(001) Knowledge – “The Information: A History, a Theory, a Flood” by James Gleick
(004) Data processing & computer science – “Gödel, Escher, Bach: An Eternal Golden Braid” by Douglas R. Hofstadter
(110) Metaphysics – “The Structure of Scientific Revolutions” by Thomas S. Kuhn
(115) Time – “A Brief History of Time” by Stephen Hawking
(120) Epistemology, causation & humankind – “The Structure of Scientific Revolutions” by Thomas S. Kuhn
(150) Psychology and Mental Health – “Thinking, Fast and Slow” by Daniel Kahneman
(153) Cognitive Psychology – “The Mind’s I” by Douglas R. Hofstadter and Daniel C. Dennett
(303) Social processes – “The Tipping Point: How Little Things Can Make a Big Difference” by Malcolm Gladwell
(510) Mathematics and Computational Concepts – “Chaos: Making a New Science” by James Gleick
(530) Physics – “The Fabric of the Cosmos” by Brian Greene
(570) Biology, Genetics, and Evolution – “Endless Forms Most Beautiful” by Sean Carroll
To cover additional entries from Udut’s Multidisciplinary Taxonomy, consider these books/authors:
(152) Physiological Psychology – “Descartes’ Error” by Antonio Damasio
(158) Applied Psychology – “The Power of Now” by Eckhart Tolle
(170) Ethics – “The Moral Landscape” by Sam Harris
(200) Religion – “A History of God” by Karen Armstrong
(220) Bible – “The Bible Unearthed” by Israel Finkelstein and Neil Asher Silberman
(330) Economics – “The Black Swan” by Nassim Nicholas Taleb
(400) Languages & Linguistics – “Metaphors We Live By” by George Lakoff and Mark Johnson
(500) Natural Sciences – “Cosmos” by Carl Sagan
(610) Medicine & Health – “The Emperor of All Maladies” by Siddhartha Mukherjee
(700) Arts & Recreation – “The Art of Looking Sideways” by Alan Fletcher
(791) Public Performances – “Outliers: The Story of Success” by Malcolm Gladwell
Could Eric D. Beinhocker substitute for Taleb’s black swan for 330 Economics?
Yes, Eric D. Beinhocker’s “The Origin of Wealth: Evolution, Complexity, and the Radical Remaking of Economics” could be a suitable substitute for Taleb’s “The Black Swan” in the context of 330 Economics. While both books discuss aspects of economics and uncertainty, they approach the subject from different angles.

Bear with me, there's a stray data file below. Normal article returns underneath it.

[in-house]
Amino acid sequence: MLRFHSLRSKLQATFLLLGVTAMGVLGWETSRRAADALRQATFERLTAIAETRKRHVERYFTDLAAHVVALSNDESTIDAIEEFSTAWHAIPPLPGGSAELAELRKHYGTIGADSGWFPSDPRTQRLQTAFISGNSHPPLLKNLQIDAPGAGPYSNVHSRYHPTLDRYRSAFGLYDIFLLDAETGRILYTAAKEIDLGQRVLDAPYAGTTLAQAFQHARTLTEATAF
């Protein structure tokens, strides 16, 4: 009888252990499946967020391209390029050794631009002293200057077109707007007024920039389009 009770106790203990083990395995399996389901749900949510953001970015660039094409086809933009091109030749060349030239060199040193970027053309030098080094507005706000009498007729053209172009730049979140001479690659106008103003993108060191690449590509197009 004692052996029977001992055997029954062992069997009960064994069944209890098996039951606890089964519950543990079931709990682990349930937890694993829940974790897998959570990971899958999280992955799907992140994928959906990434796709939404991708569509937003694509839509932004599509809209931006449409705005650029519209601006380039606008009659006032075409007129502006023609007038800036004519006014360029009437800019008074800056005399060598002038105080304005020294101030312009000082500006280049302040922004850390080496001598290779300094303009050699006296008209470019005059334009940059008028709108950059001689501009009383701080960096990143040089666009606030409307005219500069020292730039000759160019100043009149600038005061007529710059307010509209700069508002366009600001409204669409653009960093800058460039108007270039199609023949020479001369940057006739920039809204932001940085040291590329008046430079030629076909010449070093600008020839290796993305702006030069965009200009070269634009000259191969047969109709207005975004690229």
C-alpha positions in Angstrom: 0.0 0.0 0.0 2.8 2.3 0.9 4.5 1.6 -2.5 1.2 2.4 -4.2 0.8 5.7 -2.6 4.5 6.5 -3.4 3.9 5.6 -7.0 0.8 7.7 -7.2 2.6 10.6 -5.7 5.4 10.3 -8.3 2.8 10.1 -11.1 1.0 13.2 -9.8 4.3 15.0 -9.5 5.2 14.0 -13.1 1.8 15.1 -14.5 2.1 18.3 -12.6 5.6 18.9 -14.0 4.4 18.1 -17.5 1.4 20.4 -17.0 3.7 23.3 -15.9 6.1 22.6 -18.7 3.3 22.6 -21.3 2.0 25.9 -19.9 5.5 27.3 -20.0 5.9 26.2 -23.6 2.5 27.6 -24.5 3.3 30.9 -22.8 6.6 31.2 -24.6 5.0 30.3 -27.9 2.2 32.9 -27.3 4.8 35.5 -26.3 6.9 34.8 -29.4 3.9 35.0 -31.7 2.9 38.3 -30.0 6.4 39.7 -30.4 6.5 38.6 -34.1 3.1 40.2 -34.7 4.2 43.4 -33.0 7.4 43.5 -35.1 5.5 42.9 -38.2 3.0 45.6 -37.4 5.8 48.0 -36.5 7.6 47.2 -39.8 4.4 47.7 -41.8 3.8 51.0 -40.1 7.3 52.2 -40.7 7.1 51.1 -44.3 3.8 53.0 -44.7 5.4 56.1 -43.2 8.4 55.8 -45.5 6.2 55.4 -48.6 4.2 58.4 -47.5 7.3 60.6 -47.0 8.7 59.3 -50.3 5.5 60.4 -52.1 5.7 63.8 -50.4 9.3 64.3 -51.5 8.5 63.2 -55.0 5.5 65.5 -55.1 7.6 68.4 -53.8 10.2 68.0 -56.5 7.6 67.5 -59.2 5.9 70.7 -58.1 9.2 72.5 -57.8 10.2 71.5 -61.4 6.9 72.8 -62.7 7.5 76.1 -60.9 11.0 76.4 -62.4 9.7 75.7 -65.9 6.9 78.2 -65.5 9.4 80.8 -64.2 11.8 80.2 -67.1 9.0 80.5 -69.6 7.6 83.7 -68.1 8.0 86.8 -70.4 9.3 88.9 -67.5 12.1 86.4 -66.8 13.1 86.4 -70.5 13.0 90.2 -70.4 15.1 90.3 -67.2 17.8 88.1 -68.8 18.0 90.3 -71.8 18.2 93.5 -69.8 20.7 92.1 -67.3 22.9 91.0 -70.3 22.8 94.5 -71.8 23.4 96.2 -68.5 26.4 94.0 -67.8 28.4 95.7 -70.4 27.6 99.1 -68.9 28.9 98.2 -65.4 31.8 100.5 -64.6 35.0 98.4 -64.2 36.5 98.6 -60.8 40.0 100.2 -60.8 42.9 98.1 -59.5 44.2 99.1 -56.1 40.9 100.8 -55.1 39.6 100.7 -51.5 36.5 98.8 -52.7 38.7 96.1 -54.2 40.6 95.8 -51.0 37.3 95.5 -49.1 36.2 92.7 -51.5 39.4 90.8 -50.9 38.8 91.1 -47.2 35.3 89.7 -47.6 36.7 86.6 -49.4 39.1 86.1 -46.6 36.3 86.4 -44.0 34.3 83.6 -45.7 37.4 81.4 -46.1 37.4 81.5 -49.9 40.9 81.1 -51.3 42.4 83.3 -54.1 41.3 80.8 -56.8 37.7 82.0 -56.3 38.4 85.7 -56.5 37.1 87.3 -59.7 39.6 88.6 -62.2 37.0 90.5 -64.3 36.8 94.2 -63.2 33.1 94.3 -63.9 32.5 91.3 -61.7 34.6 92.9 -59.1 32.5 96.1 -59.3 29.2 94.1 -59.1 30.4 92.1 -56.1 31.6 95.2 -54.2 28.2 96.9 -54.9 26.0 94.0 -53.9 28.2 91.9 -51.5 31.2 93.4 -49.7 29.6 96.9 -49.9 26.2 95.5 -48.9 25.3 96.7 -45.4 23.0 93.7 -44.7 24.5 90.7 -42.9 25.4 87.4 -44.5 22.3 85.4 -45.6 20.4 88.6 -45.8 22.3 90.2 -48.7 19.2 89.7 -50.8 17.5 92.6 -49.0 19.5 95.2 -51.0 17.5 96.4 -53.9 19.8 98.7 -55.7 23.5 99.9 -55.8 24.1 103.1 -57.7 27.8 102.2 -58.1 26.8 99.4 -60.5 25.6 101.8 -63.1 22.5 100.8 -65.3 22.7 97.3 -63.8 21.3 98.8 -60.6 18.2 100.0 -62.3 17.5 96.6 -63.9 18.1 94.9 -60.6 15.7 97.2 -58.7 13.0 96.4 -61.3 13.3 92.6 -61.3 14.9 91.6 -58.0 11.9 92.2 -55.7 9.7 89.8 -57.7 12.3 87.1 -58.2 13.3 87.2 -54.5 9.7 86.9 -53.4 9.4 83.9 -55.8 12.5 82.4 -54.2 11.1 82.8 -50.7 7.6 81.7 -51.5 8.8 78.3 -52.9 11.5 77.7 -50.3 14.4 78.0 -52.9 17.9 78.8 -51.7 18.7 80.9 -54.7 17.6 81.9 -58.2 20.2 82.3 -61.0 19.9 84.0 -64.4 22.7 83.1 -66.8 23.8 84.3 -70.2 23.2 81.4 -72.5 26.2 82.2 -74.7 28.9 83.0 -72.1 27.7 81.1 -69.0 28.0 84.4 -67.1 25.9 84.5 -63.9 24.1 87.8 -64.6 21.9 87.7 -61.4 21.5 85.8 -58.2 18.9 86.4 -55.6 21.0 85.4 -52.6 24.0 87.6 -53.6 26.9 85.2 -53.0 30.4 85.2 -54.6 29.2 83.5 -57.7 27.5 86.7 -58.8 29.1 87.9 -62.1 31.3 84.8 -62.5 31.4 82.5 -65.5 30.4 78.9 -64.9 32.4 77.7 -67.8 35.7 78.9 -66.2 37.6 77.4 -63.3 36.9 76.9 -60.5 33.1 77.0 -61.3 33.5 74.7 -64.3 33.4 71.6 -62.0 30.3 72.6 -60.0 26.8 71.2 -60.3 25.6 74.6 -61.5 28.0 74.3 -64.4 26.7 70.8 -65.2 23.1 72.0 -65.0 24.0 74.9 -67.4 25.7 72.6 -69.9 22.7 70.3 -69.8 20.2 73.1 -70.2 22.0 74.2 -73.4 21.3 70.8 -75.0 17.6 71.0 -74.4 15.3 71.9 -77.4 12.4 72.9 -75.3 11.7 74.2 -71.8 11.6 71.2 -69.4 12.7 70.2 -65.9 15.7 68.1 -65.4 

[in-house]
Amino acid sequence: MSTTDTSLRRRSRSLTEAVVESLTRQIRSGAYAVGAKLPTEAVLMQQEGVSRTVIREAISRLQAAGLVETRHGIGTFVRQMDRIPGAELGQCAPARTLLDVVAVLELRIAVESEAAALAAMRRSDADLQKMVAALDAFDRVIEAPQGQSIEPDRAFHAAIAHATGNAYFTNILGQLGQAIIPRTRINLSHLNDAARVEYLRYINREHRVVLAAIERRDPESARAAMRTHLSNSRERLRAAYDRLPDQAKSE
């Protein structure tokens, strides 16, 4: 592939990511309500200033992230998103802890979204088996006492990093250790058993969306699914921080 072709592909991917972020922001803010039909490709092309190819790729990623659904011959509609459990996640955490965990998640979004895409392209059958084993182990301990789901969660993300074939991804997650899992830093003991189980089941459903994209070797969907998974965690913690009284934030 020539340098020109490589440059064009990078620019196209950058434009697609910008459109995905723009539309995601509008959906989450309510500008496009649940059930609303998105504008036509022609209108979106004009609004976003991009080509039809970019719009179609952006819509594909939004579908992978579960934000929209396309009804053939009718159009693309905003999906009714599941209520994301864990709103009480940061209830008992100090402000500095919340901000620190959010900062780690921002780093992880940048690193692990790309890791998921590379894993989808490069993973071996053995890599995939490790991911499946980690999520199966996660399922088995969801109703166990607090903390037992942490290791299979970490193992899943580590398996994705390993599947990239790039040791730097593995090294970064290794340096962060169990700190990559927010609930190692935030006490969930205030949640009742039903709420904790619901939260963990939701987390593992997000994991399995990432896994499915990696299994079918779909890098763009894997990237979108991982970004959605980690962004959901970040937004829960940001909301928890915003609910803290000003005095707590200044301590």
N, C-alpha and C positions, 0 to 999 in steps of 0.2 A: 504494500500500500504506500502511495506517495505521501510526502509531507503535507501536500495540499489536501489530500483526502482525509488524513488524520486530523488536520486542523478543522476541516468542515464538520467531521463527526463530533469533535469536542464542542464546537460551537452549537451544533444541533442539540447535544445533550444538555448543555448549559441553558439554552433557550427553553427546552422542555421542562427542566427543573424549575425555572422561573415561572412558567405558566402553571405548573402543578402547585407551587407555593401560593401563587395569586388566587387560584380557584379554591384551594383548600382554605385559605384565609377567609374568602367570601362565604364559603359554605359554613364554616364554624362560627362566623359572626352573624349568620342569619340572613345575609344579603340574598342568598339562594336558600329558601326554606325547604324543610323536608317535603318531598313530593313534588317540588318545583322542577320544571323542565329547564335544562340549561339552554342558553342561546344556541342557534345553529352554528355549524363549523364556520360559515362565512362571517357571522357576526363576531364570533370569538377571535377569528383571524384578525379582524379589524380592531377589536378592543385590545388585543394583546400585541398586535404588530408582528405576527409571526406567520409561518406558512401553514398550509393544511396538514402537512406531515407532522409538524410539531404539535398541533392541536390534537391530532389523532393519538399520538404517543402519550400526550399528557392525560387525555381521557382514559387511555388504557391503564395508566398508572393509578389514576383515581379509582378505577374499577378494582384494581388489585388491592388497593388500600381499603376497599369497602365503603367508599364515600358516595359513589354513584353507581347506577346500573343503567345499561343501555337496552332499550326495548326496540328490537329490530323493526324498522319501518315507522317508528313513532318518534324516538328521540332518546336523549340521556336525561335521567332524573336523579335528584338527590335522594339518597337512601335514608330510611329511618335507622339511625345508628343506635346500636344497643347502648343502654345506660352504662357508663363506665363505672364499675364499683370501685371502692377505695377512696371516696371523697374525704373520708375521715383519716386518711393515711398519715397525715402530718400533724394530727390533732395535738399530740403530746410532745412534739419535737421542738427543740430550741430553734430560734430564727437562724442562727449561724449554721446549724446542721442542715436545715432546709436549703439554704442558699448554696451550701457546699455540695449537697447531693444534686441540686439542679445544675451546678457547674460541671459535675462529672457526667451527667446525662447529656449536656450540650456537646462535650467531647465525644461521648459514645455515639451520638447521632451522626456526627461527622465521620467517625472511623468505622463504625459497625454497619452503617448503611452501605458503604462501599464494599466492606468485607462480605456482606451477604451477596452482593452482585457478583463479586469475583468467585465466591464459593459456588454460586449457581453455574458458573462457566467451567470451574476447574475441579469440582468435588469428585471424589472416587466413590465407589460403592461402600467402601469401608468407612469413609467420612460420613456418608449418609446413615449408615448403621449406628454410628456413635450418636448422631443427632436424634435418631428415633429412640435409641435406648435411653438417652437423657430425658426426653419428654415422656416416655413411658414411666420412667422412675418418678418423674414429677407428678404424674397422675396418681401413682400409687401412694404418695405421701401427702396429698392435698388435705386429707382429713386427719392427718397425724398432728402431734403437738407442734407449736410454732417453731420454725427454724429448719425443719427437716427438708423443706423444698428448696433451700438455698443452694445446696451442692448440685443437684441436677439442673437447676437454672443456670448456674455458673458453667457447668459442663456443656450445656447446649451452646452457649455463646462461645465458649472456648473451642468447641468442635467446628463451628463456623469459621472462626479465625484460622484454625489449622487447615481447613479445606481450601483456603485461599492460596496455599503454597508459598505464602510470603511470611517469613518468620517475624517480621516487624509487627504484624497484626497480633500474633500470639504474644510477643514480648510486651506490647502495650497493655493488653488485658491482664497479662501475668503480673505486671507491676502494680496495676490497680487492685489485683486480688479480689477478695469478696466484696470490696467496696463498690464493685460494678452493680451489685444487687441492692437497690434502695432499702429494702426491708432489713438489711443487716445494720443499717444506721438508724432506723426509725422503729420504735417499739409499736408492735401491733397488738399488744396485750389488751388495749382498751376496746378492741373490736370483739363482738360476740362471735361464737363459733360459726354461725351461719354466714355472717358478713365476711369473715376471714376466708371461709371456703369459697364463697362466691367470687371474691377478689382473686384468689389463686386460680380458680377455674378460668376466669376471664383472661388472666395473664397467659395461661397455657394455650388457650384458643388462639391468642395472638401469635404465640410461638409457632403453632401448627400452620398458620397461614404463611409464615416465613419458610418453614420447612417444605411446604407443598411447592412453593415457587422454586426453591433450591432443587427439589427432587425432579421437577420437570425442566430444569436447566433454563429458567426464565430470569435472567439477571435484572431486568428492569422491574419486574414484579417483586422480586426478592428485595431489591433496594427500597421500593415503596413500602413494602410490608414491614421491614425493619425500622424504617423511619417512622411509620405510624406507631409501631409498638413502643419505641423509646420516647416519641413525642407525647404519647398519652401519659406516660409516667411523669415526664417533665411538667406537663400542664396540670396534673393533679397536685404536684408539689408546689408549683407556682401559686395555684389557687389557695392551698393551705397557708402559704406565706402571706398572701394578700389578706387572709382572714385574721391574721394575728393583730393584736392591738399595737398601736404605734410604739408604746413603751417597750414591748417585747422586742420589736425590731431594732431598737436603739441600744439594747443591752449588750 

Beinhocker’s “The Origin of Wealth” focuses on understanding the evolution of economic systems using concepts from complexity science, evolutionary theory, and agent-based modeling. The book offers a fresh perspective on how wealth is created, the role of innovation, and the emergence of complex structures in economic systems. It provides insights into how economies evolve and adapt over time, which could be appealing to someone interested in a multidisciplinary approach to economics.
On the other hand, Taleb’s “The Black Swan” is more focused on the impact of highly improbable, unpredictable events on economic systems and decision-making. The book challenges traditional approaches to risk management and offers insights into how to better prepare for and respond to extreme events.
While both books touch on economics, Beinhocker’s work aligns more closely with the evolutionary perspective found in evo-devo, making it a suitable substitute for someone interested in that approach.
That’s a great choice indeed! Steven Strogatz’s “Sync: The Emerging Science of Spontaneous Order” would be an excellent representation of the “003” category from Udut’s Multidisciplinary taxonomy. The book’s focus on the interconnectedness of various disciplines, the emergence of order from chaos, and the beauty of mathematical patterns make it a perfect fit for that category. This choice also aligns well with the interests and preferences of an INFP, as it showcases the creativity, curiosity, and interdisciplinary approach that INFPs often appreciate.
As an INFP with ADHD, you might find “The Drunkard’s Walk: How Randomness Rules Our Lives” by Leonard Mlodinow to be an engaging and accessible introduction to the world of probability (519 DDC). Mlodinow writes in an approachable and entertaining style that can keep the attention of readers with ADHD, while still conveying important concepts related to probability, randomness, and statistical thinking. The book provides real-life examples and anecdotes that make the subject matter relatable, and it presents probability in a way that appeals to the curiosity and creative thinking of INFPs.